Coronavirus: Looking back on a year of lockdowns and restrictions

There seems to be so much to say about coronavirus. I wrote last week about the general madness and frustration of 2020. Today I want to reflect on our experience of the many months of lockdowns and restrictions.

At this point I should say that I am lucky. I appreciate that and I would never claim to be anything other than lucky. All three adults in the household are working. We own our own home with a garden and we have enough space and food to endure lockdown and whatever it can throw at us.

I’m a person that always likes to be doing something. And by ‘doing something’ I mean running or walking. My requirements aren’t any more than that. As long as I can get out in the fresh air, I’m pretty happy.

I was actually surprised with how well I coped with then initial lockdown in March. Which went on until April, then May and into June. About once a week, I would wake up, remember that we were still in lockdown and have a little cry. Bu then I would just get on with things. The weeks went surprisingly quickly, considering how little there was to do. I used to dread the weekends a bit, as there was even less to do. But at the end of the weekend, I would dread the weeks starting again.

If you’d told me at the outset that the initial lockdown would last three months, I wouldn’t have known how I could cope. But I did cope, because it just went from one day to the next, one week to the next.

All five of us were at home, and my son was furloughed for three full months. My husband and I kept working. My son’s GCSEs were cancelled, so he kept himself ‘busy’ with gaming and the internet. My daughter had schoolwork, but for most of the time, she didn’t have much. The school only really got a grip of it and gave a decent amount of work after May half term.

Initially, we were only allowed to exercise once a day, and that was hard for me. I exercise outdoors three times a day, every day. For me, a run first thing in the morning is so important for clearing my head and setting me up for the day. But then it’s a really long day without any more exercise. When we were allowed to exercise more than once a day, that was a game changer. We started going for some long walks near home in the evenings and at weekends. I rediscovered walks I hadn’t done since I was a teenager.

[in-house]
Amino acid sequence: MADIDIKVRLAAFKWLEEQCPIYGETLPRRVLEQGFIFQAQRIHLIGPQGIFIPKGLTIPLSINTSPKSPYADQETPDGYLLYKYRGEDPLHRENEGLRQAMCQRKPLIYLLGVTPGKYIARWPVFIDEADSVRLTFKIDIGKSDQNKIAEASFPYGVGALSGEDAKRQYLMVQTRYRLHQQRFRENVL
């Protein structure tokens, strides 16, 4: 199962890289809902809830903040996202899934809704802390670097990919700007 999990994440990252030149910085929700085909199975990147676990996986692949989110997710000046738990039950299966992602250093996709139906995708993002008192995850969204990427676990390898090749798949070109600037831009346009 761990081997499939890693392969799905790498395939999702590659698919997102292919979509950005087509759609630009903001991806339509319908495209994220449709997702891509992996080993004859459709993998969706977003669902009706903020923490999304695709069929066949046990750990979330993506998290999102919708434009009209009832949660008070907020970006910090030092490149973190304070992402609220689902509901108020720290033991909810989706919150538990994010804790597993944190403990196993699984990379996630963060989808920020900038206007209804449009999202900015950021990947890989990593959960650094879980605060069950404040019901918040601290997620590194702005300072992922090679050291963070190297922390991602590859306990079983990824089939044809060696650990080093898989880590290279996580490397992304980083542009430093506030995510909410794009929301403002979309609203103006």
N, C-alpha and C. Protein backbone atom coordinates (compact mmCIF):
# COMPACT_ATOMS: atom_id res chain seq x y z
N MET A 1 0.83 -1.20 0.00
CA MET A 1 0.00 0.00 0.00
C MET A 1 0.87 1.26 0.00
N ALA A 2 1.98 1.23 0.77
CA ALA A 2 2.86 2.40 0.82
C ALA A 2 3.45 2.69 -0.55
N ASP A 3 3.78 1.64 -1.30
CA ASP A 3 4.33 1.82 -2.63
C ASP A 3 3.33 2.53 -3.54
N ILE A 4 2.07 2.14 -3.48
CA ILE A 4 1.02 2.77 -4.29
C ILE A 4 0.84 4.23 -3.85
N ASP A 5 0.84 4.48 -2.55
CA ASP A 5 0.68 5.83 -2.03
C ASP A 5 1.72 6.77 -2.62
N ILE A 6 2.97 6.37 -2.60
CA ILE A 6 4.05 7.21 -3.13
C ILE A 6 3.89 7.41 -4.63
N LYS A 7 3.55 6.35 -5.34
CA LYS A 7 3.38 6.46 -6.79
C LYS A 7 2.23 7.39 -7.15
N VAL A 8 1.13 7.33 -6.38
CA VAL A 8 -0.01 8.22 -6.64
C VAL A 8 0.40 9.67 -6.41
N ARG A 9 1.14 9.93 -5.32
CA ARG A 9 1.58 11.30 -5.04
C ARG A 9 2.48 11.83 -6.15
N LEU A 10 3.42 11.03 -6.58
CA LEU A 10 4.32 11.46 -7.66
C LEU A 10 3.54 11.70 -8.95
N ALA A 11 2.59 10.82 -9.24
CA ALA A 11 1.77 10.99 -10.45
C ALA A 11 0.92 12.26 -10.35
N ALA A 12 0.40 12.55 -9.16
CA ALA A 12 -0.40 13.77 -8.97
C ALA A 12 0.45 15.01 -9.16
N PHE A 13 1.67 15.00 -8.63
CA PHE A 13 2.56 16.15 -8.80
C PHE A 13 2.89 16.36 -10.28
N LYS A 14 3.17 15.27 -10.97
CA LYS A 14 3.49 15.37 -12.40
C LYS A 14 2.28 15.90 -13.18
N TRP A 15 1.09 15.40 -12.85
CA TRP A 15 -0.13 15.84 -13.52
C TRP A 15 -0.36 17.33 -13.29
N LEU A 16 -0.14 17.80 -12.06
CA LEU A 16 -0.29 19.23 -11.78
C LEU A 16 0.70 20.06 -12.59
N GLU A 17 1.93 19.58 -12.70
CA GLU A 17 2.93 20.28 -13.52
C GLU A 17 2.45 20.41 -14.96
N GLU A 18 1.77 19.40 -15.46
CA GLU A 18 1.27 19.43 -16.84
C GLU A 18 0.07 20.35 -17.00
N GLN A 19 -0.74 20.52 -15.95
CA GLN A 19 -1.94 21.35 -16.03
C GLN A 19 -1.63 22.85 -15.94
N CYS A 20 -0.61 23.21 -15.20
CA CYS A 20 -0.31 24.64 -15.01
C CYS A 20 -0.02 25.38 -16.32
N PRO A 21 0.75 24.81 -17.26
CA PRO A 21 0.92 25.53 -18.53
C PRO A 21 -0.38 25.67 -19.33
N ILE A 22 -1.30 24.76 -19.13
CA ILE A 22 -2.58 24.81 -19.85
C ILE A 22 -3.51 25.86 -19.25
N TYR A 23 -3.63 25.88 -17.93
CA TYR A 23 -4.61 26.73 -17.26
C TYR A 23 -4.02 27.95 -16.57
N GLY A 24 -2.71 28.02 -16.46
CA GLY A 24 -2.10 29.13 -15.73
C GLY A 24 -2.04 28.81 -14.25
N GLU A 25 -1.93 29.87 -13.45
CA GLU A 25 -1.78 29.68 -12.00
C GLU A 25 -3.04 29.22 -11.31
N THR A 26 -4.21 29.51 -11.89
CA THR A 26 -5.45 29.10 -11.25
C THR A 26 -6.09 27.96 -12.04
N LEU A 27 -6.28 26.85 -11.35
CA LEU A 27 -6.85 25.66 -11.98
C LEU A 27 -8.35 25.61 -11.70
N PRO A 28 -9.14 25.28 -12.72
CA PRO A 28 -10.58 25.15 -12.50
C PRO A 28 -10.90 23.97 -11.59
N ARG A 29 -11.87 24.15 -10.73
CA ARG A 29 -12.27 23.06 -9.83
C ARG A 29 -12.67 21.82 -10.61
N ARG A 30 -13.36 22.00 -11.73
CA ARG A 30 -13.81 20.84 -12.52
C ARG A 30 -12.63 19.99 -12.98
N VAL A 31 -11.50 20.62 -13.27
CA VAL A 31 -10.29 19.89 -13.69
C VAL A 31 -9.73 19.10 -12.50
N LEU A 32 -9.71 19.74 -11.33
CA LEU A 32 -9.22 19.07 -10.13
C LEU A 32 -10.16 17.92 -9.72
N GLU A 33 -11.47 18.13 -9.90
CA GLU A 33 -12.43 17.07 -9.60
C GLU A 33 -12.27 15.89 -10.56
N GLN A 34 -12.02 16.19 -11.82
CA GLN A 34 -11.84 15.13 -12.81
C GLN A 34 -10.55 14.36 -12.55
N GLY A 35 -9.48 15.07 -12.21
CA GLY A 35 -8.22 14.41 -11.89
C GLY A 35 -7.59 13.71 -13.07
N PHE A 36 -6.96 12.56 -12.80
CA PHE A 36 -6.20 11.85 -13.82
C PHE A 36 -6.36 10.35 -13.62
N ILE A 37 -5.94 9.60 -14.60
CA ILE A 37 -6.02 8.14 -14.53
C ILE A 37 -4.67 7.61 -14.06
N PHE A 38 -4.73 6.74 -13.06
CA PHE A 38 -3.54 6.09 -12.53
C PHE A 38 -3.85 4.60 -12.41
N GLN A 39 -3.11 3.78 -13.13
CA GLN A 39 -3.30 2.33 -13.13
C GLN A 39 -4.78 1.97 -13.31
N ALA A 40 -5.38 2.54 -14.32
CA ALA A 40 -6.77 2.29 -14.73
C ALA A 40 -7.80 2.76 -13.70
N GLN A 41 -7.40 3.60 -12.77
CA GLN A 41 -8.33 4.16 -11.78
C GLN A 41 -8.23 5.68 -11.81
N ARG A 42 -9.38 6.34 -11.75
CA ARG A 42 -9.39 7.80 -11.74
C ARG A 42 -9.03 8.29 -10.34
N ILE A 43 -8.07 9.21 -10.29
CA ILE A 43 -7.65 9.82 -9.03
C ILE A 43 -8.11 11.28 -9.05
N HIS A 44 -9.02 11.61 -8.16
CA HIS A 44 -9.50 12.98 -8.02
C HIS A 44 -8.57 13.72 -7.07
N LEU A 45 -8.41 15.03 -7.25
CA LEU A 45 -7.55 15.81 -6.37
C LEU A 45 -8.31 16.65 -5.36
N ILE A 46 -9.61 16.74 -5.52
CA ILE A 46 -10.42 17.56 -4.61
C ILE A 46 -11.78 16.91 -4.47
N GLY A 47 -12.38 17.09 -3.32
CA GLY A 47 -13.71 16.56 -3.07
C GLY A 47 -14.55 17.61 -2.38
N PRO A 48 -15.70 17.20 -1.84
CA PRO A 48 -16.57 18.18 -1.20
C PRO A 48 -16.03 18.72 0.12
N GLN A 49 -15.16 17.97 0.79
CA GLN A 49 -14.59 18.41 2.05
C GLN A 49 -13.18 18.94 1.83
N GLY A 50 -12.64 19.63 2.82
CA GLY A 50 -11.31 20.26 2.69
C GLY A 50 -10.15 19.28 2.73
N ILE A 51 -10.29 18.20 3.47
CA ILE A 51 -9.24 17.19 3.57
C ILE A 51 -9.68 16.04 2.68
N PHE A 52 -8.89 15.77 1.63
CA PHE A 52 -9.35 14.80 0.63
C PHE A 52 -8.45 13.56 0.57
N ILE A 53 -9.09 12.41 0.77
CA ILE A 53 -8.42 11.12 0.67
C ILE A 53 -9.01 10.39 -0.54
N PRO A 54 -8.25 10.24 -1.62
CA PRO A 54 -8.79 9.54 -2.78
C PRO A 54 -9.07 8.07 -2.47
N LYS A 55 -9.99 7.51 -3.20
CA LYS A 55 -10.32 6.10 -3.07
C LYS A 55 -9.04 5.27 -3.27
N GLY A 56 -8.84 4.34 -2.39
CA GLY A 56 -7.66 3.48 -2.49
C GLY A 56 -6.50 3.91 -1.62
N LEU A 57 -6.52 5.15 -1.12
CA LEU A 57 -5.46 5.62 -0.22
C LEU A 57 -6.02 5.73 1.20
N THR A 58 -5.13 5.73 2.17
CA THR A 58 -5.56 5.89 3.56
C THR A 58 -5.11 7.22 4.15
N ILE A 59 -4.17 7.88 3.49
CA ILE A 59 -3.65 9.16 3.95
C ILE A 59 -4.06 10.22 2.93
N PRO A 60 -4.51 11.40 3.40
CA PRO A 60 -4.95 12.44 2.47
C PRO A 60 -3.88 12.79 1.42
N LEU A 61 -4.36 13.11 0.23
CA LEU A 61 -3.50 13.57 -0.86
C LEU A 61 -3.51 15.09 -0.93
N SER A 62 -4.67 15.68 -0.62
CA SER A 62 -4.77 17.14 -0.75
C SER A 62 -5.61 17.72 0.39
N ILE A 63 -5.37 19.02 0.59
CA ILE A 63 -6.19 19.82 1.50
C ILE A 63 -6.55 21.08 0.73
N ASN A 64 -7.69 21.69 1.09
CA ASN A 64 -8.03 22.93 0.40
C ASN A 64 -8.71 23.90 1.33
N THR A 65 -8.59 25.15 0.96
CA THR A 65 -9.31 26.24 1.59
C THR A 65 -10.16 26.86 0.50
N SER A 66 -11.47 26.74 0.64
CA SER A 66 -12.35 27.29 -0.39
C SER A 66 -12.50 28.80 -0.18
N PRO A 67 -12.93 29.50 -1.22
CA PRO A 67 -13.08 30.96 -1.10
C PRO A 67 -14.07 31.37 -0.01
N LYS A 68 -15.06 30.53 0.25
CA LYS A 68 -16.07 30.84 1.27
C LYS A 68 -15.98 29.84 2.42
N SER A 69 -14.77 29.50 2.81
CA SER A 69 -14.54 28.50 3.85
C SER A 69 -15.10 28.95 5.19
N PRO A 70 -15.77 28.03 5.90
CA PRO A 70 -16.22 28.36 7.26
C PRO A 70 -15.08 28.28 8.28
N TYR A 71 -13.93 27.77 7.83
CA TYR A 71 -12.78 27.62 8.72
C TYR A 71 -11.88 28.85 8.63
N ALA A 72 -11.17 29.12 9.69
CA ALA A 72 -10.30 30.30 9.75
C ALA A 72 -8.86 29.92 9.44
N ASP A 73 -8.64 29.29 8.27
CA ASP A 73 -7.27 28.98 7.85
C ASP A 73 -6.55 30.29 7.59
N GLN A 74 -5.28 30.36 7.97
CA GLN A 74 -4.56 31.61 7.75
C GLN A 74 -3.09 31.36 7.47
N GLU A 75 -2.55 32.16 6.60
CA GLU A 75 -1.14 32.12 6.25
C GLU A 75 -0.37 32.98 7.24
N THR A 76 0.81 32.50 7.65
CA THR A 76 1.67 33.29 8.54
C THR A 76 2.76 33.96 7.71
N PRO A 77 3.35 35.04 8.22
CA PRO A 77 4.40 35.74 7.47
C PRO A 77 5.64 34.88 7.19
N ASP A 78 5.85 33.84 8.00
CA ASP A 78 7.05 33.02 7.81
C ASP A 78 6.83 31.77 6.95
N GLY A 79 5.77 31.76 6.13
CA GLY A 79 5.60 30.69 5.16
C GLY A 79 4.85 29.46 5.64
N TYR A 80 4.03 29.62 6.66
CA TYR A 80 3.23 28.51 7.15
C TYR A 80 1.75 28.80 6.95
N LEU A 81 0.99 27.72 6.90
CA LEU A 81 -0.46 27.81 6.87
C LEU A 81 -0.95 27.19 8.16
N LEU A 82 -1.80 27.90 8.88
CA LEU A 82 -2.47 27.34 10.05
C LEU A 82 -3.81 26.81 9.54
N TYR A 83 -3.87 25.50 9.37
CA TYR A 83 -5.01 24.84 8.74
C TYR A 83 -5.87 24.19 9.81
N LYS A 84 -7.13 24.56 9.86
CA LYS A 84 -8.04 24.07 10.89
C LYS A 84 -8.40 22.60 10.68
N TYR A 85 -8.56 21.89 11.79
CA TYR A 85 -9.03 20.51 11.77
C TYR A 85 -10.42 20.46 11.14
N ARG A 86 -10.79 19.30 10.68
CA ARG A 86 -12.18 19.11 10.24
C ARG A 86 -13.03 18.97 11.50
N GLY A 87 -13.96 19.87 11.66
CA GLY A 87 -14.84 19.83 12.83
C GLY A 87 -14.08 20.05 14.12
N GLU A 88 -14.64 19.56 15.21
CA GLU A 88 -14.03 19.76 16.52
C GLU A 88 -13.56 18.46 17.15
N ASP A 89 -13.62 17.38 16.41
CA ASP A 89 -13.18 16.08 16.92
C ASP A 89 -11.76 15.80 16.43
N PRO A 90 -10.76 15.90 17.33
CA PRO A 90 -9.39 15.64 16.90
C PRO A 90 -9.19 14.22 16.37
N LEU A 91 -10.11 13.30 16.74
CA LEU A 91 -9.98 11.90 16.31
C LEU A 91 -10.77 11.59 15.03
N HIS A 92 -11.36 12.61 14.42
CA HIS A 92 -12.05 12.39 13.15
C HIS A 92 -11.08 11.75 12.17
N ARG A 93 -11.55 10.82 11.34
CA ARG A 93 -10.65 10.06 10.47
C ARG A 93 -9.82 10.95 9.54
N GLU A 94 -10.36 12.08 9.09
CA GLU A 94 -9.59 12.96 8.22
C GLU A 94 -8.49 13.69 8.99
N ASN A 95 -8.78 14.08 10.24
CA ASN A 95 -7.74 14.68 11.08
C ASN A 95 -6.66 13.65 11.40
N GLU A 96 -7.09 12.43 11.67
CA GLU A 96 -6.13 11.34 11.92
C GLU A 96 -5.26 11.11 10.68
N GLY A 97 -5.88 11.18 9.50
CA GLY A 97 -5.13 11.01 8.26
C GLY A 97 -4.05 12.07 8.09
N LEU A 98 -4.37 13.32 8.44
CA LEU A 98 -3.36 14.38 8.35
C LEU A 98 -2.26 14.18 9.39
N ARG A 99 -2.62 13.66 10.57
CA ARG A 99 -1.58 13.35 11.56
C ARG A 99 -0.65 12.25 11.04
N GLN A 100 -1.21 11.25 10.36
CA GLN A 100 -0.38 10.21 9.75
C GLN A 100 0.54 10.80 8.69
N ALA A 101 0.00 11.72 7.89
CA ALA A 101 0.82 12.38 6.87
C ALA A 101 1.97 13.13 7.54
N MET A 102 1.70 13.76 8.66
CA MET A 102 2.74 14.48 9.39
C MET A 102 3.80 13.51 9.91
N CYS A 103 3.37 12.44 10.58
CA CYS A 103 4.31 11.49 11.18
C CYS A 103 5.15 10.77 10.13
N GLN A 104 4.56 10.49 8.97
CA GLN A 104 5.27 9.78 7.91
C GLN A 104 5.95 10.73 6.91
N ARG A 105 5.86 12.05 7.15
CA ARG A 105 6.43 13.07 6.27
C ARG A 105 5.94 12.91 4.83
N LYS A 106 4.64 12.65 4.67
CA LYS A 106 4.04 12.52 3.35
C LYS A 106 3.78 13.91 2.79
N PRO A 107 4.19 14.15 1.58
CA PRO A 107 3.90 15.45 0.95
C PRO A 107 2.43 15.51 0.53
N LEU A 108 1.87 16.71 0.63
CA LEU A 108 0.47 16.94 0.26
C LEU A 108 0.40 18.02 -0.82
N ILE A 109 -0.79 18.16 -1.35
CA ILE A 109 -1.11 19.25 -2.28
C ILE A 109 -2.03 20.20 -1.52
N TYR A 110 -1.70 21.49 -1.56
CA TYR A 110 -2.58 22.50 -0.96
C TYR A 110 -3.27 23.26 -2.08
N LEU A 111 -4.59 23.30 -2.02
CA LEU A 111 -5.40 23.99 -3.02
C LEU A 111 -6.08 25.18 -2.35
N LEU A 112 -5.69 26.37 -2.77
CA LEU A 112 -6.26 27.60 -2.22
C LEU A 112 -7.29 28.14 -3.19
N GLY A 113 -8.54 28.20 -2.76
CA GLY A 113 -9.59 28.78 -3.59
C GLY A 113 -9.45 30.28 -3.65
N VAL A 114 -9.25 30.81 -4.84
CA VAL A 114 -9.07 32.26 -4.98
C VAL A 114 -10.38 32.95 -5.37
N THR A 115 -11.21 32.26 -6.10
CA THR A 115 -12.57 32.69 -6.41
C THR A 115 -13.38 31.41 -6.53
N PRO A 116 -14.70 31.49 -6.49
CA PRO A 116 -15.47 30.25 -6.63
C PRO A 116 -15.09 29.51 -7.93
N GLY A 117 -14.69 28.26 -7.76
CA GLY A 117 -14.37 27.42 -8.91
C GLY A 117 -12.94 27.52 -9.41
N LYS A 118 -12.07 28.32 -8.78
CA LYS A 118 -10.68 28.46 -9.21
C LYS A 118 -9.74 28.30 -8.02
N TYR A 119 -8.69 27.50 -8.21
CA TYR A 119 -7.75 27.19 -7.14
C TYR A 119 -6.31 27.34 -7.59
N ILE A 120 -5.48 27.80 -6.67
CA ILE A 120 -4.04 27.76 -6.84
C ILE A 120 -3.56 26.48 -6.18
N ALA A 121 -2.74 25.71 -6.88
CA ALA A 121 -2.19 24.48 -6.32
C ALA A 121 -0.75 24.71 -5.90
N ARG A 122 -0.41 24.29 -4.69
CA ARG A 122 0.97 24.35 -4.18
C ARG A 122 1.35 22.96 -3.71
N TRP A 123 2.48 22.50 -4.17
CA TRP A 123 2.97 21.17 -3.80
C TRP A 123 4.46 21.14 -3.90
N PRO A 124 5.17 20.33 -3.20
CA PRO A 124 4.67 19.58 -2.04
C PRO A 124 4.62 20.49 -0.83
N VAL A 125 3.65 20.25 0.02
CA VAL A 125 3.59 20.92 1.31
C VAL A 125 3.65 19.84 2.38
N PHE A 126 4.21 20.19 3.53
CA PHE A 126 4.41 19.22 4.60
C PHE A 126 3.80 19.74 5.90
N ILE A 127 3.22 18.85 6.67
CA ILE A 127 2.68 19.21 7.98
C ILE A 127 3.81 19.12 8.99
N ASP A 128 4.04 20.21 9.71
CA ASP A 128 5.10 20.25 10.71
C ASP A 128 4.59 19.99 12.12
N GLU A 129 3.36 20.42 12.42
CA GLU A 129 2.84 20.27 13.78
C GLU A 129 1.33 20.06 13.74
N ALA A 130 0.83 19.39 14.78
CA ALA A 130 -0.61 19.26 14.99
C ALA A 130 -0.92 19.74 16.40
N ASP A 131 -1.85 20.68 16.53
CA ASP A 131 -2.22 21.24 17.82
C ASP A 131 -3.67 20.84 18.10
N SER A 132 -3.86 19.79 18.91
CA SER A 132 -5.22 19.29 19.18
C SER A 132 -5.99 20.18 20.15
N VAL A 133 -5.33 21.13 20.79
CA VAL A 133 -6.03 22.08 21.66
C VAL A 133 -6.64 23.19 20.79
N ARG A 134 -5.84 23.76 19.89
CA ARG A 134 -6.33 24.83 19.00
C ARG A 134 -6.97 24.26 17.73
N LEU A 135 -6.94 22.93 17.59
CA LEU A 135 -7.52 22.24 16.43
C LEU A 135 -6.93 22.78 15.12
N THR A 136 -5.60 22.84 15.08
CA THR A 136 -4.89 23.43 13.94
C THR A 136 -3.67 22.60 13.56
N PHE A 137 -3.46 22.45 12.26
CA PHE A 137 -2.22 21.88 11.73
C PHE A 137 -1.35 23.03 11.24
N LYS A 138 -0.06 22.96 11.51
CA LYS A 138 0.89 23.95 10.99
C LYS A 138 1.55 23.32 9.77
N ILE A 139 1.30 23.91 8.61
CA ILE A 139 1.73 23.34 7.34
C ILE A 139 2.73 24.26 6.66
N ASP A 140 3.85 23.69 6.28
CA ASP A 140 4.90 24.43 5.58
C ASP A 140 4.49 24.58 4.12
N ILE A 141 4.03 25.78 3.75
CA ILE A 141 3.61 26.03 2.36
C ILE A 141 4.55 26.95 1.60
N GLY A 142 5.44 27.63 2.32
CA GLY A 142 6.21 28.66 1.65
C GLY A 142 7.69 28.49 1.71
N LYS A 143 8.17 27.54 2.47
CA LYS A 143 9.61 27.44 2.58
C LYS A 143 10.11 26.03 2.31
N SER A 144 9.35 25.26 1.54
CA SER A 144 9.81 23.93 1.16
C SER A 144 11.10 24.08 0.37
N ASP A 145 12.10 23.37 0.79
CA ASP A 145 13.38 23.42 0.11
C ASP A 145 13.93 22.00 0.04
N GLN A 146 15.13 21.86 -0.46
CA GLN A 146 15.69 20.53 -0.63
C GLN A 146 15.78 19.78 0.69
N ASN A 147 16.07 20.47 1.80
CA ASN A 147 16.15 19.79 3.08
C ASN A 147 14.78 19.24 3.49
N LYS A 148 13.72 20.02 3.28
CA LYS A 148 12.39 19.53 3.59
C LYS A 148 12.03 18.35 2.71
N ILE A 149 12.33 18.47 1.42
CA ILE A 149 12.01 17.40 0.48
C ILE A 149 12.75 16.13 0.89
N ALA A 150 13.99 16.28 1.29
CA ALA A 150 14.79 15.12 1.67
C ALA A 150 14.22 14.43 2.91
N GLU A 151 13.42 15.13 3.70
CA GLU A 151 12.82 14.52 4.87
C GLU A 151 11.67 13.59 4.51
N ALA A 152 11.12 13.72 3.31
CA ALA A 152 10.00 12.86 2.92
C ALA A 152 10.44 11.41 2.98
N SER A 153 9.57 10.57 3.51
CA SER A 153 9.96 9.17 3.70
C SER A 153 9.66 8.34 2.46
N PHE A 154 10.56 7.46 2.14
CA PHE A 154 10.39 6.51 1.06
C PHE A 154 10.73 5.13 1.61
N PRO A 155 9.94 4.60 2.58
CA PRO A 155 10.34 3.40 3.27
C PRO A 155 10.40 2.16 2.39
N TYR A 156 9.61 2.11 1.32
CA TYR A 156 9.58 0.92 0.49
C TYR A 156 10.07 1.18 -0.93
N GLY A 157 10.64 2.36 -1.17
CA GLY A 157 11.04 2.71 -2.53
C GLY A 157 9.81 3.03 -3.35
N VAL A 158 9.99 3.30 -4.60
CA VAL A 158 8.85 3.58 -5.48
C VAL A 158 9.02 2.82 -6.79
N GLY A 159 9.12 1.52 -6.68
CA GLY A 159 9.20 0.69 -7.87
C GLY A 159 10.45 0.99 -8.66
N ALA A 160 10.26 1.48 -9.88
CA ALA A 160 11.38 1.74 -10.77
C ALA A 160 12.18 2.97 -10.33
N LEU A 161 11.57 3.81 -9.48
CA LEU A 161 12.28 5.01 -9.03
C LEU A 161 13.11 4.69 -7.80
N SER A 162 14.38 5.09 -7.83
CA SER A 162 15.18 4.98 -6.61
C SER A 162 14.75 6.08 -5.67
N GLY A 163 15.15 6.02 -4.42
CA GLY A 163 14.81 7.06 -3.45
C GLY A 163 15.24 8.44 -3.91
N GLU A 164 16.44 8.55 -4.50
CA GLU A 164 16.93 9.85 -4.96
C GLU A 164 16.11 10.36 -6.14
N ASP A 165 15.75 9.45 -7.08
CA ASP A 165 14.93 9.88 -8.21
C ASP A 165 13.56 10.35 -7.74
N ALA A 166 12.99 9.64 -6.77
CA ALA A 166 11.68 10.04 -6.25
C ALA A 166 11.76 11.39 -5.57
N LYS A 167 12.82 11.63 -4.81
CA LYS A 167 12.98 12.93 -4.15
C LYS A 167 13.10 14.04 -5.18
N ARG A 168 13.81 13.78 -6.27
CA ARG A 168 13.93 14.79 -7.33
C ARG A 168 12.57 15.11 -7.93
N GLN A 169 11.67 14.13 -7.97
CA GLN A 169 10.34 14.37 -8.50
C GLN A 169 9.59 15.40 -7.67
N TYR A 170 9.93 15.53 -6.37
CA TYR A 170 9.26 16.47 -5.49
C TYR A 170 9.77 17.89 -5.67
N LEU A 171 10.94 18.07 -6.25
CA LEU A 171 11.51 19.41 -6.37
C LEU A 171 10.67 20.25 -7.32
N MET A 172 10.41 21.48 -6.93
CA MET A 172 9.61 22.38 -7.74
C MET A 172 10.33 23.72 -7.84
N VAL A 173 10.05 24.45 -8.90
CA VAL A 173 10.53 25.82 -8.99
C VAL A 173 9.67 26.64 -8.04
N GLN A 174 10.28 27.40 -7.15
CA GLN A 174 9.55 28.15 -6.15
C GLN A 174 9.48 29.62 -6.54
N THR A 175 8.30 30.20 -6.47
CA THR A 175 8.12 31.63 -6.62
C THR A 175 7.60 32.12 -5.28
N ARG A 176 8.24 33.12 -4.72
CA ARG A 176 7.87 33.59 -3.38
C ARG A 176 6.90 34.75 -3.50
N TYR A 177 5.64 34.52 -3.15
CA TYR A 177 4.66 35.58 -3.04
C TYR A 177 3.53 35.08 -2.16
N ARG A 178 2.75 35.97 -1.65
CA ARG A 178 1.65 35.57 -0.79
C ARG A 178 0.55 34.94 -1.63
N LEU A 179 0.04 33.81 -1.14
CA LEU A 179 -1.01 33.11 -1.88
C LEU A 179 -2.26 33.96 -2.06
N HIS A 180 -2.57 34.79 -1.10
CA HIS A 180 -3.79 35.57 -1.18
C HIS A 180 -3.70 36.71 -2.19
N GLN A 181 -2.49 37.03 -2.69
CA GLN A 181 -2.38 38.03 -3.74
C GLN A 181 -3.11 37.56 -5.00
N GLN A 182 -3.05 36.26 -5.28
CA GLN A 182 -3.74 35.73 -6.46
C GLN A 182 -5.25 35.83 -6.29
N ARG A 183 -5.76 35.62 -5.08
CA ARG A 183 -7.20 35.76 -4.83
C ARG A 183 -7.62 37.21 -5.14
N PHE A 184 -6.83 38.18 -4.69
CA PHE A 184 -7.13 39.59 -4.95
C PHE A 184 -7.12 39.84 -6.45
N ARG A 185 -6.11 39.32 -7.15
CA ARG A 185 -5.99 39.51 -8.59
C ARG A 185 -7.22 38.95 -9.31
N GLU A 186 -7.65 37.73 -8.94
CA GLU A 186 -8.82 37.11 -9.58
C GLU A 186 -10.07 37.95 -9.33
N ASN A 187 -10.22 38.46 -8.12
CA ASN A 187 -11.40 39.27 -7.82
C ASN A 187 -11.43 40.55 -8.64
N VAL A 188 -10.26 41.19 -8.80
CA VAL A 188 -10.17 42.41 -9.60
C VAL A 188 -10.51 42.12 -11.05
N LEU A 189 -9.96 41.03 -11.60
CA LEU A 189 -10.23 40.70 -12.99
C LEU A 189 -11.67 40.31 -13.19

Before we knew it, we were in June and ‘lockdown limbo’. We were neither here nor there. The shops opened on 15th June and people gradually braved going back. I was certainly happy to go to Waterstones again. But the kids’ activities didn’t resume and nor did the things I love – parkrun mainly, plus other running events. We felt a bit left behind.

On 4th July, pubs, restaurants and hairdressers reopened. Life was getting back to normal! Not that we rushed to go to the pub, of course.

July and August were good. The coronavirus cases and deaths were right down. The sun was shining. We visited my friend in Weymouth and I even held her baby grandson (which was breaking the rules, but it felt so good!). We made it to Padstow and it was a bit weird. But we were on holiday and that’s all that mattered.

My kids managed three athletics competitions between them and my son got a new long jump PB. It was another bit of normality.

During August, the daily Covid-19 deaths were around eight to 10. There was a steady flow of new cases of around 1,000 a day. But 1,000 out of a population the size of the UK isn’t much, is it?

We went out for a meal for my mum’s birthday at the end of August with my parents, my sister and her family. It was lovely. If I’d known that was the last nice thing we would do together for a really long time, I think I would have savoured it even more.